Kiss Bridge was born from architect, Marco Casamonti’s reflection on the concept of connection. At the outermost point of this bridge, there is no physical link. Instead, this superstructure aims to create connection via emotion between people with a desire to meet, unite and kiss.

The lighting for this iconic structure needed to provide impact and align with the architect’s concept of connection, but also be considerate to the surrounding ecology.

Lighting is integrated within the handrail to provide functional, warm, white light along the entire length of the bridge. A detail was created that ensures the flexible light source is hidden but also allows enough spread to achieve the minimum requirement of 5 lux on the centre of the bridge. At low level another flexible light source was hidden to enhance way-finding and to enable some dynamic and coloured light to be introduced at timed moments during the evening.

On the outside of the bridge envelope another line of light was integrated with a much lower output to minimise spill light into the sea. The palette of colour was restricted by the control system to minimise disruption to aquatic life. All three linear light sources ensured there was no direct light into the night sky.

The concept of capturing special moments on the bridge was enhanced by a dynamic control system that activated some timed events every hour, akin to a clock chime. Pulses of light around the envelope of the bridge accentuate its curvature and scale and converge at the kissing point with brief moments of increased brightness. The pulse was mimicked on the low level light source to ensure the dynamic effects were experienced by people on and off the bridge.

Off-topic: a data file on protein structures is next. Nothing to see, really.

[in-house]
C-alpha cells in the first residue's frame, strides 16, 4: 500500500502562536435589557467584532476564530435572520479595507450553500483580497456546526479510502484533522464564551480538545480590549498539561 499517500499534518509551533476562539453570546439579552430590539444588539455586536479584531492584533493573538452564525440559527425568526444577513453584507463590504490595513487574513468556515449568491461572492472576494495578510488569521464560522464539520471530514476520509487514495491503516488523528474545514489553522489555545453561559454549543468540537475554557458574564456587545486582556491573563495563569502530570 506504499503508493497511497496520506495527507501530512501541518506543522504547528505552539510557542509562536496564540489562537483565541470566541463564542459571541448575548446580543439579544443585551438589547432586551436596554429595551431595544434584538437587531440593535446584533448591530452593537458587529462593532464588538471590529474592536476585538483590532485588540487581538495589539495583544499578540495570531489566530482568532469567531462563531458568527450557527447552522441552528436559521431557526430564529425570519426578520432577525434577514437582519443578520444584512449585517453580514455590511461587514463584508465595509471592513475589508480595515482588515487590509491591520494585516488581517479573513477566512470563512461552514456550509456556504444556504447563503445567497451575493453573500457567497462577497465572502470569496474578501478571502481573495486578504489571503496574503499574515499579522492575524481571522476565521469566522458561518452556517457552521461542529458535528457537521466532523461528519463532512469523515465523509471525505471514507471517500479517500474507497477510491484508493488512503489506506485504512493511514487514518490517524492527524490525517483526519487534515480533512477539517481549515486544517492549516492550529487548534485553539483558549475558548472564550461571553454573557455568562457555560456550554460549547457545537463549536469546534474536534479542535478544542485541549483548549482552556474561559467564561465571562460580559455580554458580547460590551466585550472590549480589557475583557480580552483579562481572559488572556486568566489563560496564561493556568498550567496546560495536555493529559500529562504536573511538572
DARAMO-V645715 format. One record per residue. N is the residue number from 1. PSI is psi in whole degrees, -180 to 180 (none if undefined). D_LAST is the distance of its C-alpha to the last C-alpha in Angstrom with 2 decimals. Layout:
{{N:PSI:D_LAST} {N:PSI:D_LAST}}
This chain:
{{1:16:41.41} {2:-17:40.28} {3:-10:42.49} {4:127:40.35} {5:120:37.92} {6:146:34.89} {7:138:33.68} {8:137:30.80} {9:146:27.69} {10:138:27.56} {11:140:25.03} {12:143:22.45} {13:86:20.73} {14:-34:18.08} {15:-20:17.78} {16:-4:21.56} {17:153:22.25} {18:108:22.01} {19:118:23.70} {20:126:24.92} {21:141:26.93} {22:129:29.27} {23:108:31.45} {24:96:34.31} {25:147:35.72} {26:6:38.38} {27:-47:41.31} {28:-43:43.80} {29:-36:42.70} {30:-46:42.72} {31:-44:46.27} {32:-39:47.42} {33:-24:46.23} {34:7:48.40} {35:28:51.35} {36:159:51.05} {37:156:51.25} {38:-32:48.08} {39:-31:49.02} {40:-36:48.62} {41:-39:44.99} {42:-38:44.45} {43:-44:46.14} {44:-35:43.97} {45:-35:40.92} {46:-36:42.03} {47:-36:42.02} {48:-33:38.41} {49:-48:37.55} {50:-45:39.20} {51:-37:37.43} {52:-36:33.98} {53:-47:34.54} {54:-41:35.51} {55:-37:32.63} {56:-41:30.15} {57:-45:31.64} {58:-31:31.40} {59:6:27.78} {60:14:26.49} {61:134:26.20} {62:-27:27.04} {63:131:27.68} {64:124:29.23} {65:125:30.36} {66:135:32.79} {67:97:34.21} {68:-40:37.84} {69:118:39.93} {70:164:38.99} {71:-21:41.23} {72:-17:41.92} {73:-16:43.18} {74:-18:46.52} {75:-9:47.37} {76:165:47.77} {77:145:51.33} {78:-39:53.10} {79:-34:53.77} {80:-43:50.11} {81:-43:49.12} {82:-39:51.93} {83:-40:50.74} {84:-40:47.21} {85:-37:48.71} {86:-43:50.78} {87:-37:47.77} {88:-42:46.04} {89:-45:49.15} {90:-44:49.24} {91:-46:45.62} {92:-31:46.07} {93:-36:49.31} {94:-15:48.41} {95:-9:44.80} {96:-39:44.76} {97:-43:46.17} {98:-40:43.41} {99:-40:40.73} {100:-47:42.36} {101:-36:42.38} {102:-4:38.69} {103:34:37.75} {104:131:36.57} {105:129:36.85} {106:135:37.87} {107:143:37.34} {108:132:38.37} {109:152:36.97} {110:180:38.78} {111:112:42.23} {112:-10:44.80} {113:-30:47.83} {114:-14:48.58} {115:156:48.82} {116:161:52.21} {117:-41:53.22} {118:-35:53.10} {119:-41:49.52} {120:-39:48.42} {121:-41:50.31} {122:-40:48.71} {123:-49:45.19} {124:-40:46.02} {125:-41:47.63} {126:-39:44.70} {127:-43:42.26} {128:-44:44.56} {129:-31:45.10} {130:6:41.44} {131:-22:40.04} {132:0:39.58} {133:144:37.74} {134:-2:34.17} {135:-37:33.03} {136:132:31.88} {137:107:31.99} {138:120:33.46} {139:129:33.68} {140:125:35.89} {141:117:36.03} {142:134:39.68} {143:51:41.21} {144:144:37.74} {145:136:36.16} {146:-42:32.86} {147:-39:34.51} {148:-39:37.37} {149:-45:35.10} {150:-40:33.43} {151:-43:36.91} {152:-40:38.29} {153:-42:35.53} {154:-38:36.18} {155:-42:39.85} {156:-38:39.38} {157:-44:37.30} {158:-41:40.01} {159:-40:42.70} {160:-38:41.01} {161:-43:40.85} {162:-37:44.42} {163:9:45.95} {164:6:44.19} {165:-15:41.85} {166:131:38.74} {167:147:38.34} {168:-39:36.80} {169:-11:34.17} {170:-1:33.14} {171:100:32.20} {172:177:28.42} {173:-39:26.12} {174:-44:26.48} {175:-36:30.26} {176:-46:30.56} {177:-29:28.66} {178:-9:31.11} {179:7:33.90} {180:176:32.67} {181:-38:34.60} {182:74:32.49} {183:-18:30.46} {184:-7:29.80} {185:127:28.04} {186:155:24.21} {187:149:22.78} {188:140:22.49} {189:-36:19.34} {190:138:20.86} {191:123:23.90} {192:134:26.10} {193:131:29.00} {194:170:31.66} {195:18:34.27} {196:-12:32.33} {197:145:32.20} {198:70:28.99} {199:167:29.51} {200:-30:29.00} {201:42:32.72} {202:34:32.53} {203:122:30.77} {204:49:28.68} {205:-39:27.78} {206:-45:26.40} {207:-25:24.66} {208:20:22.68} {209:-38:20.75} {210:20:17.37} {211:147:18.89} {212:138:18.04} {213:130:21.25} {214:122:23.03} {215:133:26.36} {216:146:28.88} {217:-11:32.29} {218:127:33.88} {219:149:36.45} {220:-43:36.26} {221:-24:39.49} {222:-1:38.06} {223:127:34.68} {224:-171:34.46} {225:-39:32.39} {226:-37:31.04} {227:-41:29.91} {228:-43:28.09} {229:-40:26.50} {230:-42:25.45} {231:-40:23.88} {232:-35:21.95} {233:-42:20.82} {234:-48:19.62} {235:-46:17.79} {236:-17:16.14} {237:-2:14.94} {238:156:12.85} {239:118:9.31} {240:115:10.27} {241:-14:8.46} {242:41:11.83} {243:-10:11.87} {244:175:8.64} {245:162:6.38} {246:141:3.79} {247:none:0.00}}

Coloured light was also automated within the controls to symbolise different national holidays in Vietnam. These events changed the colour of different parts of the bridge for the duration of the festival. The timed events still happened.
During the day-to-day dynamic events and the annual festivals, the white light within the handrail remained constant to ensure a stable light level across the bridge at all times.

Two large restaurants were located at each end of the bridge. The underside of their gently sloping canopies were used to house a number of miniature light sources of different diameter simulating a starry sky. All the lights used a narrow beam distribution to keep glare to a minimum and to avoid any direct light escaping into the water. Extremely low output lighting was located on the topside of the restarant, highlighting the slope from ground level to full ceiling height for passers by. These are used only when an event is taking place in the neighbouring arena (lit by others) and remain off to reduce upward light.

Lighting was integrated into the seating steps within a narrow detail that restricted light going above the horizontal plane and escaping from the bridge into the night sky. Further measures were taken to reduce stray light by using the control system to reduce outputs on any lights that posed an issue. Uplights were used at the Kiss point, only turned on to harmonise with the timed ‘moments’, theatrically highlighting whoever is at the kissing point at the time.


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